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COVID-19 antibodies transmit from moms to babies during pregnancy
Editor’s Note: This story was updated at 4:00 pm CST, adding in the second, unpublished, study.
SARS-CoV-2 antibodies transferred across the placenta in 87% of pregnant women who had COVID-19 at some point, suggesting that newborns of seropositive mothers may have some protection against the novel coronavirus at birth, according to a study today in JAMA Pediatrics. However, a second, unpublished study suggests that the maternal-infant antibody transfer is lower than expected.
IgG but not IgM in cord blood
In the first study, a team led by researchers from Children’s Hospital of Philadelphia collected discarded maternal and cord blood sera from 1,471 mother-newborn pairs with available sera for measurement of anti-spike protein immunoglobulin G (IgG) and immunoglobulin M (IgM) at Pennsylvania Hospital from Apr 9 to Aug 8.
IgG and/or IgM antibodies were detected in the sera of 83 of 1,471 women (6%) at delivery, and IgG was found in cord blood from 72 of 83 of the newborns (87%). Concentrations of IgG antibodies in cord blood were positively correlated with the mothers’ IgG levels, and high rates of placental antibody transfer were seen both in women who experienced no COVID-19 symptoms and in those with mild, moderate, and severe illness.
No IgM antibodies were found in cord blood. Most mothers were asymptomatic, and no cases of newborn COVID-19 infection were identified.
While SARS-CoV-2 antibodies weren’t identified in infants born to mothers without antibodies, 11 newborns of seropositive mothers showed no evidence of antibodies, 5 of them (45%) whose mothers had only IgM antibodies and 6 (55%) whose mothers had significantly lower levels of IgG antibodies than those in mothers of seropositive newborns. Antibody transfer ratios increased with increasing time between onset of infection in the mother and delivery and were not affected by preterm birth.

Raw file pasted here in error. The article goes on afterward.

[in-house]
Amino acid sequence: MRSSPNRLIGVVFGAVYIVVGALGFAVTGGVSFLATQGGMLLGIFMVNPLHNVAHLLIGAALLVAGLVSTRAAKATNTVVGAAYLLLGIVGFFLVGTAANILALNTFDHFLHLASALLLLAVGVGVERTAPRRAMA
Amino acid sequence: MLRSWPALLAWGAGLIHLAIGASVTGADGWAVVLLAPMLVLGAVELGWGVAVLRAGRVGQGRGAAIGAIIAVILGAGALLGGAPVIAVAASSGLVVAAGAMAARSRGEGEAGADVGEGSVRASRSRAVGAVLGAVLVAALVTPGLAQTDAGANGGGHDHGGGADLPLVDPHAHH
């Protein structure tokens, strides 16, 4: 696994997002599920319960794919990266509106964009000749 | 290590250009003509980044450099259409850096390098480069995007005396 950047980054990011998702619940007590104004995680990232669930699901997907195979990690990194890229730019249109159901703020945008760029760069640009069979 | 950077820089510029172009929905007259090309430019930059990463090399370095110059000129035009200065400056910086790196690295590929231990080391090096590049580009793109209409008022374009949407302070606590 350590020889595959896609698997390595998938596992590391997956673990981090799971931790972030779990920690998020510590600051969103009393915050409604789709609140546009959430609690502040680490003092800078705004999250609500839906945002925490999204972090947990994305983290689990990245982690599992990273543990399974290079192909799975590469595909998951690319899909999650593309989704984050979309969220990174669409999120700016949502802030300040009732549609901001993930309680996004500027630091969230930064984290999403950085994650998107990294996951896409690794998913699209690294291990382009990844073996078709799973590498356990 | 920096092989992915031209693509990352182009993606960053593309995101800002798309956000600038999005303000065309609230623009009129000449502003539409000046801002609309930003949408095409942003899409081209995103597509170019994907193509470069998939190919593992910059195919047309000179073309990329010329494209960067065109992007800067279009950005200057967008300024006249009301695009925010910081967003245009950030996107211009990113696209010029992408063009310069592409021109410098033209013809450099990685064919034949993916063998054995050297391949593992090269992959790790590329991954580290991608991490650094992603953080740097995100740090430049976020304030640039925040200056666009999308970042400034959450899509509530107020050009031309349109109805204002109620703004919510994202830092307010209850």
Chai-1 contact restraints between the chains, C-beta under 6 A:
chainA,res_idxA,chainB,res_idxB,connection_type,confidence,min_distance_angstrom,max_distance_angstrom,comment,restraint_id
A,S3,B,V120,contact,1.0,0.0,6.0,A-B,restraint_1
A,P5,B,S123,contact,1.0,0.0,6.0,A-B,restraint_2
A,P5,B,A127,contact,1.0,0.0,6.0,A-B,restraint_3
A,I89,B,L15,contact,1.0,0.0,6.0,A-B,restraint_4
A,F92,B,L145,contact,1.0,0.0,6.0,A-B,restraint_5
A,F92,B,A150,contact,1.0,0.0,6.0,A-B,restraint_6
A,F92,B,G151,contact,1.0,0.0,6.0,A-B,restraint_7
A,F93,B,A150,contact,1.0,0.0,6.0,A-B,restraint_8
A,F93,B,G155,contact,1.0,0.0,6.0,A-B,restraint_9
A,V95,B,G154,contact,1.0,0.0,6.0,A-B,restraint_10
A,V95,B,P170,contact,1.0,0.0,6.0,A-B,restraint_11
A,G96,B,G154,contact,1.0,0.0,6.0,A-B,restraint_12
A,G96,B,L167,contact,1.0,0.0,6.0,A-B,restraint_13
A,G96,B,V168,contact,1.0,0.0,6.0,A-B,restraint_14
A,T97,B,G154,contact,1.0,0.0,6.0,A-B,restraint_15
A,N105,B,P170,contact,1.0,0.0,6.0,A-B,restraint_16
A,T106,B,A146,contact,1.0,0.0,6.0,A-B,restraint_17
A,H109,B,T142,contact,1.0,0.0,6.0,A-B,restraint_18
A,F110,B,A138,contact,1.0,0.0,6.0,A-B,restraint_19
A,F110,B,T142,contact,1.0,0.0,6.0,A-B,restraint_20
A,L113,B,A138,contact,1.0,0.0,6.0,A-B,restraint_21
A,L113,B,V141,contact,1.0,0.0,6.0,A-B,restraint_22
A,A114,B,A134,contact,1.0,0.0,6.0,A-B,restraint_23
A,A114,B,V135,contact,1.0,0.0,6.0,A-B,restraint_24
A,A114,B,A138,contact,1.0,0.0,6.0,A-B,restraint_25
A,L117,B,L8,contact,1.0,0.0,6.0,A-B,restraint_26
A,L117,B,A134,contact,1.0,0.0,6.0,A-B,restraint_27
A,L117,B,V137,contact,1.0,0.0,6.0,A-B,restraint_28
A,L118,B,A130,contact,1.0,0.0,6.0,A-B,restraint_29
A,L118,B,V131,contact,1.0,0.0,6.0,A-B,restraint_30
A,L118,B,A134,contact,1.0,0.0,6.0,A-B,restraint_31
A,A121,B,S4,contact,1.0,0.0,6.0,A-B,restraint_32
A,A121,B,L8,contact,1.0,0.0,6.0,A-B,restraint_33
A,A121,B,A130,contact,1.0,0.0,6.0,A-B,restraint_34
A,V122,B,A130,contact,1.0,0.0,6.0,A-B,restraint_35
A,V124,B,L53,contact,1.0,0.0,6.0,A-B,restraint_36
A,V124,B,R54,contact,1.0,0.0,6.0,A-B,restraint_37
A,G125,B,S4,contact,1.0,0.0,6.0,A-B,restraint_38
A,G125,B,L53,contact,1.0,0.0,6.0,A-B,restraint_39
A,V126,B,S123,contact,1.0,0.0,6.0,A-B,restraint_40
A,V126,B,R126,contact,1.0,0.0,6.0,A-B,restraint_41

The authors said their findings show that maternally derived SARS-CoV-2 antibodies may help protect infants from infection, as well as inform both neonatal care guidance and the design of vaccine trials in pregnant women.
“Further studies are needed to determine if SARS-CoV-2 antibodies are protective against newborn infection; if so, at what concentration; and whether the transplacental kinetics of vaccine-elicited antibodies are similar to naturally acquired antibodies,” the researchers wrote.
Second-trimester vaccination may be optimal
In a commentary in the same journal, Flor Munoz, MD, of Baylor College of Medicine, said that understanding the disease-preventing potential of immunization during pregnancy is important now because vaccination of pregnant women with COVID-19 vaccines in development has begun in the United States.
“While transplacental transfer ratios may vary, it is reassuring that maternal infection, whether symptomatic or asymptomatic, results in sufficient antibody production for an efficient transplacental antibody transfer to newborns of infected mothers, because maternal vaccination could do the same,” Munoz wrote.